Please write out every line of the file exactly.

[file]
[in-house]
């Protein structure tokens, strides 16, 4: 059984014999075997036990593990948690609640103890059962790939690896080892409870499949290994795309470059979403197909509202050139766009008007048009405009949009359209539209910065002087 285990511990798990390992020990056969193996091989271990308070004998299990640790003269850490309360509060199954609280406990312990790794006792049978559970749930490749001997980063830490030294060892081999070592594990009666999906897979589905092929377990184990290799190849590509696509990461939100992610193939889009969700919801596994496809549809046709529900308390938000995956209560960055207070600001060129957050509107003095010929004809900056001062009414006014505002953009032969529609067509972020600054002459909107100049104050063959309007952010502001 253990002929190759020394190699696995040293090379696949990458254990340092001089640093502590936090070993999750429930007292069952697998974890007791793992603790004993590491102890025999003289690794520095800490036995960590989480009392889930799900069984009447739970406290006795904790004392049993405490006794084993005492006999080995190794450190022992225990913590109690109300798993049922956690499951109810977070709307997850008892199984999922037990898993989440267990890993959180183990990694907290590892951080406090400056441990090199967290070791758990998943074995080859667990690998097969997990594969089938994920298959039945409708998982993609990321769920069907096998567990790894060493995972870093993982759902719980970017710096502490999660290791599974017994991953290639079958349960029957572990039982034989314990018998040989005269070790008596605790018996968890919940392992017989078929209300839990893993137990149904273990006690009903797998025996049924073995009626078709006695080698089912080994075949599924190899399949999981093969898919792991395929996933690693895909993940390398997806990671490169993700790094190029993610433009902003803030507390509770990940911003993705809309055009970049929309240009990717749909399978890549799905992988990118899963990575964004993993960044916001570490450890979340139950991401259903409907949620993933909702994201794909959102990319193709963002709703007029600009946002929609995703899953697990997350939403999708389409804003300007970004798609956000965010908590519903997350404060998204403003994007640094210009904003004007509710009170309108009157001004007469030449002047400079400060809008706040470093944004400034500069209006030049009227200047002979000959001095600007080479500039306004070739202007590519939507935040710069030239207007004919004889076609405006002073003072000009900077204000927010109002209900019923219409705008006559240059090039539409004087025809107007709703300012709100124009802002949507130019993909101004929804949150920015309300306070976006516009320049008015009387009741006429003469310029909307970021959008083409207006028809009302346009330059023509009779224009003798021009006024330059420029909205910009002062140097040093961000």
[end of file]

[in-house]
């Protein structure tokens, strides 16, 4: 059984014999075997036990593990948690609640103890059962790939690896080892409870499949290994795309470059979403197909509202050139766009008007048009405009949009359209539209910065002087 285990511990798990390992020990056969193996091989271990308070004998299990640790003269850490309360509060199954609280406990312990790794006792049978559970749930490749001997980063830490030294060892081999070592594990009666999906897979589905092929377990184990290799190849590509696509990461939100992610193939889009969700919801596994496809549809046709529900308390938000995956209560960055207070600001060129957050509107003095010929004809900056001062009414006014505002953009032969529609067509972020600054002459909107100049104050063959309007952010502001 253990002929190759020394190699696995040293090379696949990458254990340092001089640093502590936090070993999750429930007292069952697998974890007791793992603790004993590491102890025999003289690794520095800490036995960590989480009392889930799900069984009447739970406290006795904790004392049993405490006794084993005492006999080995190794450190022992225990913590109690109300798993049922956690499951109810977070709307997850008892199984999922037990898993989440267990890993959180183990990694907290590892951080406090400056441990090199967290070791758990998943074995080859667990690998097969997990594969089938994920298959039945409708998982993609990321769920069907096998567990790894060493995972870093993982759902719980970017710096502490999660290791599974017994991953290639079958349960029957572990039982034989314990018998040989005269070790008596605790018996968890919940392992017989078929209300839990893993137990149904273990006690009903797998025996049924073995009626078709006695080698089912080994075949599924190899399949999981093969898919792991395929996933690693895909993940390398997806990671490169993700790094190029993610433009902003803030507390509770990940911003993705809309055009970049929309240009990717749909399978890549799905992988990118899963990575964004993993960044916001570490450890979340139950991401259903409907949620993933909702994201794909959102990319193709963002709703007029600009946002929609995703899953697990997350939403999708389409804003300007970004798609956000965010908590519903997350404060998204403003994007640094210009904003004007509710009170309108009157001004007469030449002047400079400060809008706040470093944004400034500069209006030049009227200047002979000959001095600007080479500039306004070739202007590519939507935040710069030239207007004919004889076609405006002073003072000009900077204000927010109002209900019923219409705008006559240059090039539409004087025809107007709703300012709100124009802002949507130019993909101004929804949150920015309300306070976006516009320049008015009387009741006429003469310029909307970021959008083409207006028809009302346009330059023509009779224009003798021009006024330059420029909205910009002062140097040093961000």